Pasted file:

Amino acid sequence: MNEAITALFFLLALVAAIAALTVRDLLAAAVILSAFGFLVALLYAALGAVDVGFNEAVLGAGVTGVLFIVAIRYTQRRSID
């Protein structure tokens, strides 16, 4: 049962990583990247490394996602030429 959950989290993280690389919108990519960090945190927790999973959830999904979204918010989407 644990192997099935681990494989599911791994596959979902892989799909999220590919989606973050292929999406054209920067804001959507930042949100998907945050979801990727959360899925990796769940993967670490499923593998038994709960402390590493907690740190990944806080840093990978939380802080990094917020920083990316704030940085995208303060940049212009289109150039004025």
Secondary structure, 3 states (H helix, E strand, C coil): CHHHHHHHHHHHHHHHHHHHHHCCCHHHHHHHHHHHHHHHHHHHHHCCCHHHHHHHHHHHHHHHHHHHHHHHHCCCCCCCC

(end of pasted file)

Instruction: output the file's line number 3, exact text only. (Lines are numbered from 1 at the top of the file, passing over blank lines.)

Secondary structure, 3 states (H helix, E strand, C coil): CHHHHHHHHHHHHHHHHHHHHHCCCHHHHHHHHHHHHHHHHHHHHHCCCHHHHHHHHHHHHHHHHHHHHHHHHCCCCCCCC